By Dr Abdulrahmane Mebtoul, Mobile +213 0661552928- fax +213 041415837- +213 041446148

Knowledge and Technology Transfer

Algeria was ranked 108th out of 127 in June 2017 in the Global Innovation Index, a global ranking of countries according to their abilities and results of economic innovation as published annually by Cornell University, the INSEAD and the UN’s World Intellectual Organization Property (WIPO). The Fourth Industrial Revolution (4FIR) is on us; this will be based on the generalised Knowledge and Technology Transfer throughout all endeavours. We should therefore not forget that the world is not waiting for Algeria to get on the band wagon.  This country is not isolated and its assessment from either the above GII 2017 as from official data shows the limits of the administratively bureaucratic approach that lead to that ranking.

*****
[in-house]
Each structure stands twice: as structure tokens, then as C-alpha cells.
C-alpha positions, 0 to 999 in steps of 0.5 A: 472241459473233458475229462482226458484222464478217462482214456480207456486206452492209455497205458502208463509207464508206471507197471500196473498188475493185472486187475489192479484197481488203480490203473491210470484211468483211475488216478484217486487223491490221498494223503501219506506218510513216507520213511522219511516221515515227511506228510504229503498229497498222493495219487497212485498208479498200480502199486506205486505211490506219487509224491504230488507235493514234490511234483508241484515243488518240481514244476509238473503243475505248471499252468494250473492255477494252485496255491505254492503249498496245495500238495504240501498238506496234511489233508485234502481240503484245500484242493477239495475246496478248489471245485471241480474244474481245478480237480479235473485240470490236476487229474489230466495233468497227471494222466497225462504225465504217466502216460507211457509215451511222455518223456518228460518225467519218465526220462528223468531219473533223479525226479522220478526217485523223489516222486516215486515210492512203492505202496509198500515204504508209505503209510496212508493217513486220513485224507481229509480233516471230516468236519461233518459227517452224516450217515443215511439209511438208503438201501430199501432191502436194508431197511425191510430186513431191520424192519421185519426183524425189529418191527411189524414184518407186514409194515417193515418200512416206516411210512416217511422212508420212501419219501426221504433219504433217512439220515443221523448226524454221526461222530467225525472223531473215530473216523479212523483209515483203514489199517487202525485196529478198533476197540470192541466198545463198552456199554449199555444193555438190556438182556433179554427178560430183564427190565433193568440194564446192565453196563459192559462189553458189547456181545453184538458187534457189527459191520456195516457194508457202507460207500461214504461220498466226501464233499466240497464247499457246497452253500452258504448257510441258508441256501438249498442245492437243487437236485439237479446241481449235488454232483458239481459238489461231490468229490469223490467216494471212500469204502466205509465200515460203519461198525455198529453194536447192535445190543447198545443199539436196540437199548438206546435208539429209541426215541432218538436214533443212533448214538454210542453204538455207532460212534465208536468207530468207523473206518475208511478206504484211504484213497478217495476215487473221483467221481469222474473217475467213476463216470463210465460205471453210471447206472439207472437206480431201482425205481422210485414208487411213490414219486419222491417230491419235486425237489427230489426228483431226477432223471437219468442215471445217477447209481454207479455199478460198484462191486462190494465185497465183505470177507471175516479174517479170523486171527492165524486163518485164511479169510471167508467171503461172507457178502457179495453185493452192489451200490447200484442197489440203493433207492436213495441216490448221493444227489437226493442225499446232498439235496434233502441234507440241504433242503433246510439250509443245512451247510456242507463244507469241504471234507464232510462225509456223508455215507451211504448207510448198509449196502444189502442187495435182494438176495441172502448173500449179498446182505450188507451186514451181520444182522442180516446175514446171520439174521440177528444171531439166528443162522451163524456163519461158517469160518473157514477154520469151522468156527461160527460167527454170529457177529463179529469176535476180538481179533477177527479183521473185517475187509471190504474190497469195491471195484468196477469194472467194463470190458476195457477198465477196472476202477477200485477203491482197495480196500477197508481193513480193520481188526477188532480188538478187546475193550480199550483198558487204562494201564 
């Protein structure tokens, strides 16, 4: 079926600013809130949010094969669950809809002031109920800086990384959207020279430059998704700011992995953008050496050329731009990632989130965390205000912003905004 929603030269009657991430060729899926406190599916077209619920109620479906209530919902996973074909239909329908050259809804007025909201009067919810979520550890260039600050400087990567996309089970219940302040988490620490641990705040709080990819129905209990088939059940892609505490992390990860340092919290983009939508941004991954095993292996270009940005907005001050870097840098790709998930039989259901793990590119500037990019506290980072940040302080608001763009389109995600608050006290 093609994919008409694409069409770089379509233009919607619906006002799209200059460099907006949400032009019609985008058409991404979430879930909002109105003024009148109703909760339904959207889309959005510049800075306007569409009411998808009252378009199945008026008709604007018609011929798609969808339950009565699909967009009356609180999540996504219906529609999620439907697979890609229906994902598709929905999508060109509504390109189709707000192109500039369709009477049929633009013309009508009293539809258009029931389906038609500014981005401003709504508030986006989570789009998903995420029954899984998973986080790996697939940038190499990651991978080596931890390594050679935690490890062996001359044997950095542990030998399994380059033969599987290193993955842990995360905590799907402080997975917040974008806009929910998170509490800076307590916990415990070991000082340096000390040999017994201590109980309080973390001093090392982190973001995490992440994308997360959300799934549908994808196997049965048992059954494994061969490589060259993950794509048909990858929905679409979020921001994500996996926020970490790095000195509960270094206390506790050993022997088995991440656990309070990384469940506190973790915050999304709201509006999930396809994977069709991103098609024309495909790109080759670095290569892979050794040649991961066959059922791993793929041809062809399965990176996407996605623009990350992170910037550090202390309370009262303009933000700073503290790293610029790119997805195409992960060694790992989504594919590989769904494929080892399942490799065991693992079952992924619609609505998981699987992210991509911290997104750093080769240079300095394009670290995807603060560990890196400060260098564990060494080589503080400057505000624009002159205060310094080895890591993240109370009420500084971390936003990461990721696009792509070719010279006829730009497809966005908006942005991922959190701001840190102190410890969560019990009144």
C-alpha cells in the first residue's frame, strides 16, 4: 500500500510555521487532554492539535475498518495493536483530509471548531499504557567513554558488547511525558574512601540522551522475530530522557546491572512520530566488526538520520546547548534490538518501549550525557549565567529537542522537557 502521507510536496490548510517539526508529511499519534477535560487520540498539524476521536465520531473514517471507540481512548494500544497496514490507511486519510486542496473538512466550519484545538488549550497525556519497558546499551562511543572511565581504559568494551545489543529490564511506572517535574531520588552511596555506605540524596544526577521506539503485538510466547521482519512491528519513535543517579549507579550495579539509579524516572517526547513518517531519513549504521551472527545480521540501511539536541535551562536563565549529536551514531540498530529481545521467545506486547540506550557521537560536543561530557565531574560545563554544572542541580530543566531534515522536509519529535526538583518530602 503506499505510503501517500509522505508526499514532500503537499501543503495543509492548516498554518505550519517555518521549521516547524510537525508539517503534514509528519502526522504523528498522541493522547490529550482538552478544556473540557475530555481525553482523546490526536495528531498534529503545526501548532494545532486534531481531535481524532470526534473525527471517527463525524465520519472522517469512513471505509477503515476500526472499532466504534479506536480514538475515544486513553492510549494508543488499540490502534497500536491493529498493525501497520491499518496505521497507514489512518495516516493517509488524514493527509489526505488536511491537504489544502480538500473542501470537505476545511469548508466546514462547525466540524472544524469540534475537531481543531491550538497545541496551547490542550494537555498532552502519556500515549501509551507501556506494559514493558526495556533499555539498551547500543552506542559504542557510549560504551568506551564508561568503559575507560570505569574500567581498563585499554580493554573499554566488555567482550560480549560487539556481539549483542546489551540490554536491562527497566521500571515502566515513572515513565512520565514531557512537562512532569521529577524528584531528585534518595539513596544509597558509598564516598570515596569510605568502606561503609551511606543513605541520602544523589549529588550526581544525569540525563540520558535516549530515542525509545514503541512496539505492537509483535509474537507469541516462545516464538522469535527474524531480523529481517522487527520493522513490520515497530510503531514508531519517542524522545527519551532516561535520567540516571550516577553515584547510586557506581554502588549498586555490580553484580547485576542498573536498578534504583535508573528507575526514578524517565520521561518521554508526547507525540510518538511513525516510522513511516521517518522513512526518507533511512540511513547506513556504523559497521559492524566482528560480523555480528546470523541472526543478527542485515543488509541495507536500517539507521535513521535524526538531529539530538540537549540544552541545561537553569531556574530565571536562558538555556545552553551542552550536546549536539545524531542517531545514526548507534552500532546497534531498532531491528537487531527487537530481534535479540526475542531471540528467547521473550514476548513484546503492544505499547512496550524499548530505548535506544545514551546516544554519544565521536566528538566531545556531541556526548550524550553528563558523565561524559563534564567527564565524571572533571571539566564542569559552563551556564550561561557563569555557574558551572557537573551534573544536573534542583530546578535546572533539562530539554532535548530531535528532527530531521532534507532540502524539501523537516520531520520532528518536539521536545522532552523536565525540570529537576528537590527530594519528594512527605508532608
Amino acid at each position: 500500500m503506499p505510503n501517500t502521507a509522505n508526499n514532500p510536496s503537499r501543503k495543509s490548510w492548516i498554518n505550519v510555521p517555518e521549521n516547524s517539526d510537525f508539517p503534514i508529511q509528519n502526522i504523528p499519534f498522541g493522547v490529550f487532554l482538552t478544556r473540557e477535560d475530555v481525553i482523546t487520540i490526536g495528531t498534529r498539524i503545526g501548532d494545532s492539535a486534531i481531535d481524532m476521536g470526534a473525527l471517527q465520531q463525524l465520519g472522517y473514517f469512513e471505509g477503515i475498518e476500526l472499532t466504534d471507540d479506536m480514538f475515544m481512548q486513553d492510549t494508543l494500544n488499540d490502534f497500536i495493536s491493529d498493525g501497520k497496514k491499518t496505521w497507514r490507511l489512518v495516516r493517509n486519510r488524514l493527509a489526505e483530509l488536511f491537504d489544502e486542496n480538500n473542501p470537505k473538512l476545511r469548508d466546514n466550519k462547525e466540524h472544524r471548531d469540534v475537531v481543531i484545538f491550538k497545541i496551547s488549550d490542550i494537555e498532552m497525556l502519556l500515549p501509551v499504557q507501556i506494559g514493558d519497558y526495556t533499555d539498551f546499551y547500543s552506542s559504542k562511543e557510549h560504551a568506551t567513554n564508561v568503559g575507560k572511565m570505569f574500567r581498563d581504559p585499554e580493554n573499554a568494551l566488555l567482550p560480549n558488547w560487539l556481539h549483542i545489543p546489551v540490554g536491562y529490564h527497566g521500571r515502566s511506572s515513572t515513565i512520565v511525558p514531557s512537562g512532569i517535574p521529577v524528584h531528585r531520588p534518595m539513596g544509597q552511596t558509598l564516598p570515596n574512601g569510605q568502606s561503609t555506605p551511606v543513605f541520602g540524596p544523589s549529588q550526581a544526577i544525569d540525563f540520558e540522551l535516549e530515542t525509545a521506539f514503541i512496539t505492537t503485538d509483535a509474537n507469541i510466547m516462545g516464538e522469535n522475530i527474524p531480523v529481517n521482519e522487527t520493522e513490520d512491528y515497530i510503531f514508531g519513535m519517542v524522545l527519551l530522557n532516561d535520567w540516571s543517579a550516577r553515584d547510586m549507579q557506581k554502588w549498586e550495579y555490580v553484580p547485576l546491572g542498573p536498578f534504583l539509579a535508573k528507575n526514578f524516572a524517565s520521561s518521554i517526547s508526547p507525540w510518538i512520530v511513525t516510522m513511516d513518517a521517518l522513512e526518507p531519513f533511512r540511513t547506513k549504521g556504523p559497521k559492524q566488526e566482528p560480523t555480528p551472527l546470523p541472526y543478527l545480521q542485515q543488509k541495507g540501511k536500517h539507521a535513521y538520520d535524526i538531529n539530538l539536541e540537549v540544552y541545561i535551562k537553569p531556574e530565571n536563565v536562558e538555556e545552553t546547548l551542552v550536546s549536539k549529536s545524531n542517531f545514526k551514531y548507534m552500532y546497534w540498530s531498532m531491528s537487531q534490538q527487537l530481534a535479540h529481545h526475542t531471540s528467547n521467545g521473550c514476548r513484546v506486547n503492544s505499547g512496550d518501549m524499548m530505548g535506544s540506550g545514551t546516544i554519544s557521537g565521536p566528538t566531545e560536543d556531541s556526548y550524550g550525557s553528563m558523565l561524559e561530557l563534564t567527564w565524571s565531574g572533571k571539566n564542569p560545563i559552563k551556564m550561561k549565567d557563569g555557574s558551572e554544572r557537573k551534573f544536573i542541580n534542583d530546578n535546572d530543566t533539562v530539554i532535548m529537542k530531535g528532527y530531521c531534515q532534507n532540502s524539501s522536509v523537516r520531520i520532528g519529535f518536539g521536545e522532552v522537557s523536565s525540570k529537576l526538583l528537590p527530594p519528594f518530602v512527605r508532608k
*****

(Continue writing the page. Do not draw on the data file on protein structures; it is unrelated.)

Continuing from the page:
This brief analysis is a synthesis, of Volume VI of the multidisciplinary audit, submitted to the Government in January 03, 2013.

Sound Foundation for Development

Algeria was ranked 108th out of 127 in June 2017 in the Global Innovation Index, a global ranking of countries according to their abilities and results of economic innovation as published annually by Cornell University, the INSEAD and the UN’s World Intellectual Organization Property (WIPO). The Fourth Industrial Revolution (4FIR) is on us; this will be based on the generalised Knowledge and Technology Transfer throughout all endeavours. We should therefore not forget that the world is not waiting for Algeria to get on the band wagon.  This country is not isolated and its assessment from either the above GII 2017 as from official data shows the limits of the administratively bureaucratic approach that lead to that ranking.